[Well, wait a second, I forgot Queensryche’s Operation MindCrime, when was that…1988? Well, it was a “concept album” after all, and not the same kind of music…ha! It had a PLOT just like Dragon Lance! Yes, I intend to tie this post into gaming]

1985-1987…those were big years. Metallica was peaking in their creativity (with Master of Puppets), Megadeth was out there (wasn’t a big fan at the time, though people tell me their music was better before Mustaine “found Jesus”). The Scorpions were still making great music. Def Lepard released Hysteria and showed a one-armed drummer could still kick ass.

Of course, there was already some decline there. Iron Maiden’s 7th Son of a 7th Son and Somewhere in Time weren’t nearly as good as earlier albums. Judas Priest hit the skids after 1985 (though I didn’t start listening to them myself till the late 1990s). Ozzy was good, but not great. Sammy Hagar replaced Diamond Dave (which has been debated as both a good and bad thing, I know). And Motley Crue Girls, Girls, Girls was such a step down from Shout At The Devil that it was going to set a terrible, terrible precedent of things to come.

(for non-metal fans there was also good rock music at this time from the likes of Springsteen, Mellancamp, Bon Jovi, etc.)

The point is, though, that “rock” music was still considered pop. And D&D (and gaming) was still a pretty popular hobby…so much so that most folks you talk to today that were born in the 1970s will know what “D&D” is, even though they may never have played. Not like today, when “RPG” means “video game” and the table-top hobby is considered a niche market…kind of like rock. So what the hell happened?

I don’t know. Halley’s Comet reappeared? Bush Sr. got elected? Kiss took off their make-up?

Honestly, I don’t really know, but pop music becomes Milli Vanilli and New Kids On The Block in 1988 and ’89, and AD&D 2nd edition gets released.

Talk about “the day the music died!”

Glam rock killed metal as “popular music.” Or maybe popularity and money killed metal music and glam bands (like Poison, like Warrant, like Winger, like Babylon A.D., like Whitesnake (sell-outs!), like post-’87 Bon Jovi and Crue, etc. as nauseum) were the symptom. The good stuff, the hard stuff, the ROCK stuff, became niche or nostalgia or simply went away.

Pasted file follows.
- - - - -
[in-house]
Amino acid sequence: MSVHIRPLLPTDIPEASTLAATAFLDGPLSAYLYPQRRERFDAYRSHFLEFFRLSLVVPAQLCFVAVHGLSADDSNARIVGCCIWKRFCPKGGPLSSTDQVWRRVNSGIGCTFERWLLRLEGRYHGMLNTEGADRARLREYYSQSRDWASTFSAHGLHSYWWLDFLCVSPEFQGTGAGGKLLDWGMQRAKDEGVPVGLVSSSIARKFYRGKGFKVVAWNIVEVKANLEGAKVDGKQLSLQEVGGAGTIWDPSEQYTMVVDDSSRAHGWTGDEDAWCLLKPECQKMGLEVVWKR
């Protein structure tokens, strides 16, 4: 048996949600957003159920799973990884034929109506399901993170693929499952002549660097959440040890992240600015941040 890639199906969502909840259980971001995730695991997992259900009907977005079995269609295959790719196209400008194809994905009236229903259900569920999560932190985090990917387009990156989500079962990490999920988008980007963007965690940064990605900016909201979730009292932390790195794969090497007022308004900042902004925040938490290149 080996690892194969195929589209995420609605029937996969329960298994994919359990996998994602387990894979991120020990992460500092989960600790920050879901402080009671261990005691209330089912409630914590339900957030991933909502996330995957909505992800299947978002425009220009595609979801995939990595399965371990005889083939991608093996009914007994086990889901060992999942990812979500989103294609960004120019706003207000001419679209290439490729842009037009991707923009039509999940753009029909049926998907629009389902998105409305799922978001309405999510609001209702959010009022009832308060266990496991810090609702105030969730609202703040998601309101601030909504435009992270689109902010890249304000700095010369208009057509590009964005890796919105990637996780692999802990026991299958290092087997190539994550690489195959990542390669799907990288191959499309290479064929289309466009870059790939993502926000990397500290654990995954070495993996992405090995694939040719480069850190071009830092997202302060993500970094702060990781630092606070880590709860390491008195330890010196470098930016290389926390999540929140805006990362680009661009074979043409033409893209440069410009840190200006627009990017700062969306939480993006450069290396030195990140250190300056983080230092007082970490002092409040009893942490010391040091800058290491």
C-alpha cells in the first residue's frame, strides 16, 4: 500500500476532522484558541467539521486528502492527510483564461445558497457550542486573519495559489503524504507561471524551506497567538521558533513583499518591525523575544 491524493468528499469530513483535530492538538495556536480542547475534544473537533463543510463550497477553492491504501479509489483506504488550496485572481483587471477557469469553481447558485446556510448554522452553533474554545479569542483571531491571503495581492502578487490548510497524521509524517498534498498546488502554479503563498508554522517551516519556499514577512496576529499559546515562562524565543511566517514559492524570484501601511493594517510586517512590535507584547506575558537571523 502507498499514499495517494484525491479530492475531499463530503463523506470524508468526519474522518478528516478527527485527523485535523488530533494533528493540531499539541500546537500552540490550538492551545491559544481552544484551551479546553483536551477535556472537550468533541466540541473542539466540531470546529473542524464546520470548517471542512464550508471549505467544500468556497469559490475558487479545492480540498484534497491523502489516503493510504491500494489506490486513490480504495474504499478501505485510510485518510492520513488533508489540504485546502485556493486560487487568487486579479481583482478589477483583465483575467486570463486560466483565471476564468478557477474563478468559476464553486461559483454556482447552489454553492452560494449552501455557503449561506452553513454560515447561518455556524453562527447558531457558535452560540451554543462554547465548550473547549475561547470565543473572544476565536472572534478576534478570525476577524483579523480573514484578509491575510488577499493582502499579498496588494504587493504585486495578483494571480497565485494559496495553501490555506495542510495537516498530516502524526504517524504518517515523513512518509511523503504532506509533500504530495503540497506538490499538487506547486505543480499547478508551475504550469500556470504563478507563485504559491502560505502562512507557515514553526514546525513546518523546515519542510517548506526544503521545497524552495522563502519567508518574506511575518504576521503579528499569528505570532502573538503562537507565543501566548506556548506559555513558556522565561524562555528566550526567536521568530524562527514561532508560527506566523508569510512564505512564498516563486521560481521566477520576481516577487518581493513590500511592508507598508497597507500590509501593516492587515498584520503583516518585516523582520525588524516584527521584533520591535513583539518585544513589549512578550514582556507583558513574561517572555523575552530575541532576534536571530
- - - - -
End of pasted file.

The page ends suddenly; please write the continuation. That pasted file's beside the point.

Yes, Metallica puts out “…And Justice For All” in 1988. Yes, Skid Row (whose vocal chops are excellent) tried to metal up glam in 1989. But the former isn’t nearly as concise as Metallica’s earlier work and SR lacks the content and, frankly, the balls of its predecessors.

Again, this is NOT to say there wasn’t good music or good bands, but I’m talking COMMERCIAL albums…lots of air play and “buzz.” I’m talking about what was “pop” and in the public eye.

When good rock (excuse me…”alternative”) music starts making its way back into the mainstream, it’s the 90’s…around the same time that White Wolf is taking off and TSR is going down in flames. But neither the hobby, nor rock music, has ever regained the popularity it once held.

And maybe it never will. But fads and musical tastes are supposed to move in cycles of 20 years (or so I read somewhere). Maybe RPGs will follow suit.

Thursday, July 23, 2009

"In MY Old Campaign.."

Wow.  And THAT's why we (or at least, I) bother to read other folks' blogs.  Checking out a post over at Grognardia got me looking at this old post from 2008, and I've got to say it was a real eye-opener.  I mean, I KNOW that I don't get to play D&D the way I used to, but I didn't realize it was because folks don't know how to do it!

(and this is why I should NOT be reading other peoples' blogs...once again I feel compelled to compose a blarg post of my own when I should be working on the B/X Companion)

Allow me to explain.

I guess I AM a "grognard" even though I was only a kid (8 years old!) back in 1981.  But the way my friends and I (all about the same age) played was definitely old school Campaign-style.  We had a game world that was independent. We had multiple parties (in truth, we had multiple CHARACTERS, but not all "characters" got along with each other so not all of 'em would adventure together). There were over-arching themes and/or plots that came out because of events that happened in play...sometimes on other sides of a continent or in a different dimension/plane.

We referred to our game world...the "Milieu," to borrow Gygax's "the campaign." Later, we "blew it up" and recreated it (with some of the original characters remaining, though re-set to 1st level) and did it all over again. We ever after referred to our first game world as "the Original Campaign." For us it was akin to calling it "the Age of Legend" (and rightly so, as our characters had all had hundreds and hundreds of hit points).